In Florence, the capital of the Renaissance, tripe braised with tomato and marjoram is called Lampredotto. Alternatively, it is served with white beans and grated Parmesan. On the southern side of the Arno, the district of San Frediano used to be the location of kitchens where tripe was boiled in huge cauldrons over wood fires, then hung up on metal hooks to drain. The boiling liquor, known as "the broth of San Frediano", was originally poured away into the river. Neighbourhood artisans, however, quickly put it to good use. Some bread dipped in it and seasoned with salt and pepper developed into a favourite afternoon snack.

Trippa alla Romana is flavoured with mint. It goes with two types of sauce: either thick tomato or melted cheese. In Apulia, one of the popular meat dishes is Quagghiariddi in which sheep tripe is stuffed with lamb's liver, salami, cheese and parsley, mixed with eggs, and then cooked in an earthenware pot in the oven. In the past, when poor families did not have ovens, artists depicted young Italian damsels carrying earthenware pots full of tripe balanced on their heads to the neighbourhood baker on Saturdays.

Trippa alla pisana is served in green sauce and Trippa alla luchese includes cinnamon. Tripe from Emilia Romagna, considered by poets to be Italy's culinary Mecca, has nutmeg among its ingredients; the Piedmontese prefer their regional tripe dish with mushrooms, sautéed separately. Their neighbours in Liguria are proud of their Trippa alla genovese. They add dried mushrooms, broad beans, and sliced fresh potatoes to the boiling tripe pot. On the island of Sardinia, which rears a third of Italy's sheep and goats, long strips of kid and lamb tripe are twisted together into a rope up to three feet long, and then grilled on a spit. It may also be cooked in a pot over a slow fire in olive oil with peas and beans. As Antonio Carluccio writes in his book, Southern Italian Feast: "Every time I see tripe in a trusted restaurant, I order it immediately because, like pasta e fagioli, it is one of those simple dishes by which you can measure the chef's abilities."

On the other side of the Alps, the French are so serious about their tripe that they have invented a special pot called La tripière. It is a large, squat ceramic container with a small opening. The lid is of vital significance: it has to fit on very tightly. To keep the flavoursome aroma of the simmering delicacy inside, some cooks often seal it with dough.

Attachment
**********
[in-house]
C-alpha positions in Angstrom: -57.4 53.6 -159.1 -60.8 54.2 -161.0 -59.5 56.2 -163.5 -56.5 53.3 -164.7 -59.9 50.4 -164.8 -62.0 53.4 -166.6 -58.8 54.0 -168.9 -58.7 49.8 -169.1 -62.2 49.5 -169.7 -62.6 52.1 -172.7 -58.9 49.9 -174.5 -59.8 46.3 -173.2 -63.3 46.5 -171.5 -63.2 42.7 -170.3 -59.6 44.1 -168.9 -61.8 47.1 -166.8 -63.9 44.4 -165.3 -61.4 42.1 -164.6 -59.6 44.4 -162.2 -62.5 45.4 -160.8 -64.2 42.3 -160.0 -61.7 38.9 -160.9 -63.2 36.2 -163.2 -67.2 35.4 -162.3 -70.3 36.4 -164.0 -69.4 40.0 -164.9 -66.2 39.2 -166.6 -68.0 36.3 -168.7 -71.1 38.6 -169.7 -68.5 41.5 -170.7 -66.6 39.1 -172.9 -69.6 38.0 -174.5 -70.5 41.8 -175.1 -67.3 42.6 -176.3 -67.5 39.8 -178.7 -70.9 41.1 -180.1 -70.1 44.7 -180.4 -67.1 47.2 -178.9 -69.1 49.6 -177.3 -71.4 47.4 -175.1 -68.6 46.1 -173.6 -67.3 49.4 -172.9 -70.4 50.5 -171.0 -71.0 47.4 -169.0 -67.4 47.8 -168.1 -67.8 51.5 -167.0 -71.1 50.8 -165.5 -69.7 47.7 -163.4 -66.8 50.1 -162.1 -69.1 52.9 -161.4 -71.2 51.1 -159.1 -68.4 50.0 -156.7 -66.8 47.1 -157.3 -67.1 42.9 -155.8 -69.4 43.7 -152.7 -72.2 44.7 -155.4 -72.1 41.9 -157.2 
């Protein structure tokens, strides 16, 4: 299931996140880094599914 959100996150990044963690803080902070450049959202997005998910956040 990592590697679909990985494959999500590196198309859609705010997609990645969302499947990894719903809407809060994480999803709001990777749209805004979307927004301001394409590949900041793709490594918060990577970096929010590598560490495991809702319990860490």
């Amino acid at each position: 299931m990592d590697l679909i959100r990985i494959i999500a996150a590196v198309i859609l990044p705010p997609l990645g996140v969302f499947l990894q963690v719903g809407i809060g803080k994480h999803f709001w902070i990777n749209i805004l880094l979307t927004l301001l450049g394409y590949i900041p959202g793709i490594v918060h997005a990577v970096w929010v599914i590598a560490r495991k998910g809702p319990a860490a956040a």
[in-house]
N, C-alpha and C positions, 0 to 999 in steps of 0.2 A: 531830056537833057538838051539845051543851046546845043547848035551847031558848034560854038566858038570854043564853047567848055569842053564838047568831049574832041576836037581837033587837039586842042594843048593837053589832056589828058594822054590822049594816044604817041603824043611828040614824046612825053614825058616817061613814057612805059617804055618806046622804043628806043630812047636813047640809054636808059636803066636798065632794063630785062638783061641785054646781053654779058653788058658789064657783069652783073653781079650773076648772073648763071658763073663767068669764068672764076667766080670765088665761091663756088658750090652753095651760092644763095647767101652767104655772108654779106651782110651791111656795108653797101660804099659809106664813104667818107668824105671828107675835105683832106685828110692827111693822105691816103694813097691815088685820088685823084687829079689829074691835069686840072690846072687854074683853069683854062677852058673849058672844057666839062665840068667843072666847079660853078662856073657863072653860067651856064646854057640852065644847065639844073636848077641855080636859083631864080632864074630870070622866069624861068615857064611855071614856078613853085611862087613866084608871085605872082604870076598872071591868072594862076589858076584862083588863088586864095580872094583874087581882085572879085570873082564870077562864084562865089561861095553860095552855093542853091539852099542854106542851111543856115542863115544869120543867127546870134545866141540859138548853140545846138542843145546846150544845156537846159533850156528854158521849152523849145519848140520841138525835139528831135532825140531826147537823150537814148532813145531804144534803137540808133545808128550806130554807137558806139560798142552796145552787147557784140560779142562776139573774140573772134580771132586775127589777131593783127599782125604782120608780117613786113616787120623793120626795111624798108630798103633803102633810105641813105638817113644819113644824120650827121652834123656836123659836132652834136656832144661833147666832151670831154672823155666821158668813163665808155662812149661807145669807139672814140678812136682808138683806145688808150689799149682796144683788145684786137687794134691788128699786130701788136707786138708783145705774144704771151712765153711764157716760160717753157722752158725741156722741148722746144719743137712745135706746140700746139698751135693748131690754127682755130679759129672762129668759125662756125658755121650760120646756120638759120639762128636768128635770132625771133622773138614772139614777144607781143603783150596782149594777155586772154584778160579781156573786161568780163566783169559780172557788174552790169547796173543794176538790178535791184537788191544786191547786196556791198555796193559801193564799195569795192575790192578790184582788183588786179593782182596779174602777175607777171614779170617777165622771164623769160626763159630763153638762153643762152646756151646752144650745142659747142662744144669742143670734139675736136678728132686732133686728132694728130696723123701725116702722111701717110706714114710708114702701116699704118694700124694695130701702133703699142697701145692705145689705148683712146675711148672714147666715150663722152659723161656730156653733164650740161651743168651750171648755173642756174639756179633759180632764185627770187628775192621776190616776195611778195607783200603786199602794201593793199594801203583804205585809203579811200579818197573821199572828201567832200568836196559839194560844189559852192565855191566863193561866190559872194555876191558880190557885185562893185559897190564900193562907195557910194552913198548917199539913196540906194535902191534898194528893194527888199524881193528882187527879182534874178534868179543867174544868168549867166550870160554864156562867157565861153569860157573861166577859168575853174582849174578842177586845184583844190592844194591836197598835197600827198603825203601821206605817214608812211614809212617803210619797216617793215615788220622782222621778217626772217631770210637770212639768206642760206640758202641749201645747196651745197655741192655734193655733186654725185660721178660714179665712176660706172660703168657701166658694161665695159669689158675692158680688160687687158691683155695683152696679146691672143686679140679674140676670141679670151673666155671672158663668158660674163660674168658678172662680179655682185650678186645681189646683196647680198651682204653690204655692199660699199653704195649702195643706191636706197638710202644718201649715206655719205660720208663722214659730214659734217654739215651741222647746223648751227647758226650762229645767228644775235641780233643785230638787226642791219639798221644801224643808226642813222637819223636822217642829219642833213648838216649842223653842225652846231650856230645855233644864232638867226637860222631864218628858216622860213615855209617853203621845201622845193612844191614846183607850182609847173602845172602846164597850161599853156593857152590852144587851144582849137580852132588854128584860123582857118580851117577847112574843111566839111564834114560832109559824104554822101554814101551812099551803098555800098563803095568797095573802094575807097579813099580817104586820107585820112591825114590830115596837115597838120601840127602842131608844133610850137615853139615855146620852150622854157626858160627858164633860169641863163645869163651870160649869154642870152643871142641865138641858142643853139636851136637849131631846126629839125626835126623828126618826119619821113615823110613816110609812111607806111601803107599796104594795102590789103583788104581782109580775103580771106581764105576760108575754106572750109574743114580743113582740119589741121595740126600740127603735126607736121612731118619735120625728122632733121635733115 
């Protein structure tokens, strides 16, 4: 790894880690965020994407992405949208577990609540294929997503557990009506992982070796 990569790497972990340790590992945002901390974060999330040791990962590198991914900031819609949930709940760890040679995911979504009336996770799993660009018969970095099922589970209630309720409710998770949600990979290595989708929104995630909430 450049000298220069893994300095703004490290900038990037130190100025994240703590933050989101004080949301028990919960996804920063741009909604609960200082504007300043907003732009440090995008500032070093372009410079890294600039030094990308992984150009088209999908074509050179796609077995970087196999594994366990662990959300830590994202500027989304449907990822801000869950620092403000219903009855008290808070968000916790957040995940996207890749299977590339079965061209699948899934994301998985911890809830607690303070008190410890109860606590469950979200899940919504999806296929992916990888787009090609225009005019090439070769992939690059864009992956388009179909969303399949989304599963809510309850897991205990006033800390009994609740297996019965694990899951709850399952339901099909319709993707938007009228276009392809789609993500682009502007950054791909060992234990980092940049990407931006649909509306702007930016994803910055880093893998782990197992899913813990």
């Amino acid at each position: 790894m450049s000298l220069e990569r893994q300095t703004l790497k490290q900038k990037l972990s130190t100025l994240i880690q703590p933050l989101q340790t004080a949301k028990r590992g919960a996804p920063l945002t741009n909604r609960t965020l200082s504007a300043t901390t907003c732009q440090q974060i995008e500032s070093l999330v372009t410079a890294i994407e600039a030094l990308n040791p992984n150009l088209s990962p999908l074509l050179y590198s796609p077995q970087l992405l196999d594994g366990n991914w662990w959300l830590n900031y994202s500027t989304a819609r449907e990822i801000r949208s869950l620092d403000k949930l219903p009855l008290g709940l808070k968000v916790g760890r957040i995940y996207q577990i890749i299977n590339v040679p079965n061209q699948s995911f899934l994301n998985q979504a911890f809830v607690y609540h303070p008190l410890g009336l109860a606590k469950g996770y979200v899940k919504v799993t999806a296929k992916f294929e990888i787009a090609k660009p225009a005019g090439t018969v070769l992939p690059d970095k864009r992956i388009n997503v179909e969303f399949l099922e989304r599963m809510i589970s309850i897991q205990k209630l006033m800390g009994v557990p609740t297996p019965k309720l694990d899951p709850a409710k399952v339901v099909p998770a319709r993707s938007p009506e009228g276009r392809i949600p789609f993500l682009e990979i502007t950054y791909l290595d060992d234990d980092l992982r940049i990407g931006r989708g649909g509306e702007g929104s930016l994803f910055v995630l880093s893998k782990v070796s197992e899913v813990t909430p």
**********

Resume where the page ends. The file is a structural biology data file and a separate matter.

One of the best French tripe recipes comes from Lyon. Contrary to French gastronomic tradition requiring long and complex preparation of even the simplest food, the Lyonnaise take an oblong slab of tripe about half an inch thick, coat it with a mixture of beaten yolk and breadcrumbs, and grill it to a sizzling, lean crispness. It bears the charming name Tablier de sapeur, or Fireman's apron, and is served topped with Tartare Sauce.

Of course, the crème de la crème, despite the inapt description when talking of tripe, is Tripes à la mode de Caen. Its history has its roots in Mediaeval Normandy, and meticulous cooks in the present-day French city stick to every detail of the original recipe. This celebrated and monstrously difficult-to-prepare dish consists of four different types of tripe, parts of calves' feet and hoofs, a lot of garlic, onions, carrots, beef fat, calvados and cider, and a selection of a dozen seasonings. The two main points are that it takes at least 12 hours to cook and that it is best prepared in very large quantities, enough to feed an army.

The Germans, especially in the western parts of former West Germany, contrary to general opinion, also like tripe very much. The best recipe in Rheinland-Pfalz is Saumagen, a paunch stuffed with mushrooms, cheeses, and other offal. In Germany, there are tripe fan clubs and Helmut Kohl, Germany's former Bundeskanzler, is an honorary member of several. The late Hannelore Kohl wrote a cookery book in which she offered a few particularly mouth-watering Saumagen recipes. Kohl, a connoisseur of good food, especially tripe, often took high-ranking foreign statesmen to his favourite restaurant, the Deidesheimer Hof in Mainz. There he always treated them to traditionally prepared tripe and the German tabloids never missed a chance to comment on who ate what, how much, and whether they liked it. Bill Clinton, known for his passion for hamburgers, requested a second helping, which he consumed with pleasure. François Mitterrand was favourably impressed, despite being French. One of the few whose soul and stomach remained cold as stone at the sight of this masterpiece of German gastronomy was Margaret Thatcher. She did not touch her plate despite Helmut Kohl's encouragements accompanied by his characteristic finger-pushing gesture.